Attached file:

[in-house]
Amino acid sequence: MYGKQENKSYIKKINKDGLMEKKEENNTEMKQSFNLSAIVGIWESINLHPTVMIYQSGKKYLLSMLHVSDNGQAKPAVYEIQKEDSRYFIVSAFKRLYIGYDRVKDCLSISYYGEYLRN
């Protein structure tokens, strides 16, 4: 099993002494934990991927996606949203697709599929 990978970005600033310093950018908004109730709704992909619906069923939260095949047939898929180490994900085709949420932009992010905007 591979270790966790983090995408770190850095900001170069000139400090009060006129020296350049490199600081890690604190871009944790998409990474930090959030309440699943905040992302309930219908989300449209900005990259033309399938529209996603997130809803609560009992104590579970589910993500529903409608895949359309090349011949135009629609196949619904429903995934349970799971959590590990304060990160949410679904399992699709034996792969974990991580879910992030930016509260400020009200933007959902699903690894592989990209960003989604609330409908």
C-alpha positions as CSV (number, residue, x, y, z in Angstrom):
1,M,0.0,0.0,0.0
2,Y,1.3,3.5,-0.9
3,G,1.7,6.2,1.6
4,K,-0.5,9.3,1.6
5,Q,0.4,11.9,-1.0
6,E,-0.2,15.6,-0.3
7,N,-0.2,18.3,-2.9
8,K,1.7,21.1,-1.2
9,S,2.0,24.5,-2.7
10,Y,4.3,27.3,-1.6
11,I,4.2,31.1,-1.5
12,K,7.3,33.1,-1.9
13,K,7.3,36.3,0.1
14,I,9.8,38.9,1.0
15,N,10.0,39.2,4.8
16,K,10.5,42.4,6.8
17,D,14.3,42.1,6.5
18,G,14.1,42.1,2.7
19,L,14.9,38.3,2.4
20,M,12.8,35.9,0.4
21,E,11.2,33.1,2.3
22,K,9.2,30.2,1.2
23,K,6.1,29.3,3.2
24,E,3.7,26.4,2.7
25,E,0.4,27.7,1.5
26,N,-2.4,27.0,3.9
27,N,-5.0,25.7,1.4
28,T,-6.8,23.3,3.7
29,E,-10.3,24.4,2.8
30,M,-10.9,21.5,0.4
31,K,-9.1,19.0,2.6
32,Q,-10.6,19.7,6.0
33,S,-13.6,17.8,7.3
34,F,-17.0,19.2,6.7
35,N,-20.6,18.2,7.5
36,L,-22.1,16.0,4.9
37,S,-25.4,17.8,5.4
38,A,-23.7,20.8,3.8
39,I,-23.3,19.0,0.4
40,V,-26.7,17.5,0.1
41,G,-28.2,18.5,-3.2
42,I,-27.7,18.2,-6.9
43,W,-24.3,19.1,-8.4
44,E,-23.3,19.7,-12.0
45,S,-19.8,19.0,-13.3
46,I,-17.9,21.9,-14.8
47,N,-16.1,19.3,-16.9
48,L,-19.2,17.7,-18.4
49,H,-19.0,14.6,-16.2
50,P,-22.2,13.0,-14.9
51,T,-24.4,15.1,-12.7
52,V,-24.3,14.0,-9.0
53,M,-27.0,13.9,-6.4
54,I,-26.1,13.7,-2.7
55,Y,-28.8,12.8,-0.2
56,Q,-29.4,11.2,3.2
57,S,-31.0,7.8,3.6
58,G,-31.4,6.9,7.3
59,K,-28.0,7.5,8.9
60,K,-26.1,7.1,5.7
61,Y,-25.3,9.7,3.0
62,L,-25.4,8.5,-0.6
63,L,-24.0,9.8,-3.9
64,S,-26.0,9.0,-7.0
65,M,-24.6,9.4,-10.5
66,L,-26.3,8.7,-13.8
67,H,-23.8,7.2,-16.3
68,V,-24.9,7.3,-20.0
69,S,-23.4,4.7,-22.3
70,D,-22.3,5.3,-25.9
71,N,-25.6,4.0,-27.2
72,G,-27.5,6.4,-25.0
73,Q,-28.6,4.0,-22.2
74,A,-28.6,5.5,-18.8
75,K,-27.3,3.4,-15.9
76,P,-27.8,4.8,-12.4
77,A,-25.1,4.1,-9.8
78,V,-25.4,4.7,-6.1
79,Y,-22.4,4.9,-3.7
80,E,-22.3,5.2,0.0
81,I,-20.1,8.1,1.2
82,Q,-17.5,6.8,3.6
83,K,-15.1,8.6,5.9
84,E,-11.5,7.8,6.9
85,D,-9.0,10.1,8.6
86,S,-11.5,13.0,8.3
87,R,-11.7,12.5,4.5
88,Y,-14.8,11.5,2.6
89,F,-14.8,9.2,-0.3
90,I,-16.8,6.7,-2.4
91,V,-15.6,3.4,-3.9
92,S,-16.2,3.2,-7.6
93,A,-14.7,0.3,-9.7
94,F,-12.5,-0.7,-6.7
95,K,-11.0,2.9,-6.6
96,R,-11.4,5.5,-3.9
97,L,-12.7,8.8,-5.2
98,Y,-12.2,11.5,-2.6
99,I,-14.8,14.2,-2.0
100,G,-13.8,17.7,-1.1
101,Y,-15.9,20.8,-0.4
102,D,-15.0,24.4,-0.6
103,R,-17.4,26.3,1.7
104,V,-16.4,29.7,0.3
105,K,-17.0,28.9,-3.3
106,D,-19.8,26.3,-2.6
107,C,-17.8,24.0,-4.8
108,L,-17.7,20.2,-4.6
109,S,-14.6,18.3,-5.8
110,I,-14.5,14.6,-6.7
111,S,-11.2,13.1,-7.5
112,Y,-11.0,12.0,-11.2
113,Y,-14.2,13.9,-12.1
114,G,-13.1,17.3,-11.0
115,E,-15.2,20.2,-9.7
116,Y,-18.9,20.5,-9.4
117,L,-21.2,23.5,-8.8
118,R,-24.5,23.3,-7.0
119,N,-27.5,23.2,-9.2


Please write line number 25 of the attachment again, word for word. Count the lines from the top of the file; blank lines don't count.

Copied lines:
21,E,11.2,33.1,2.3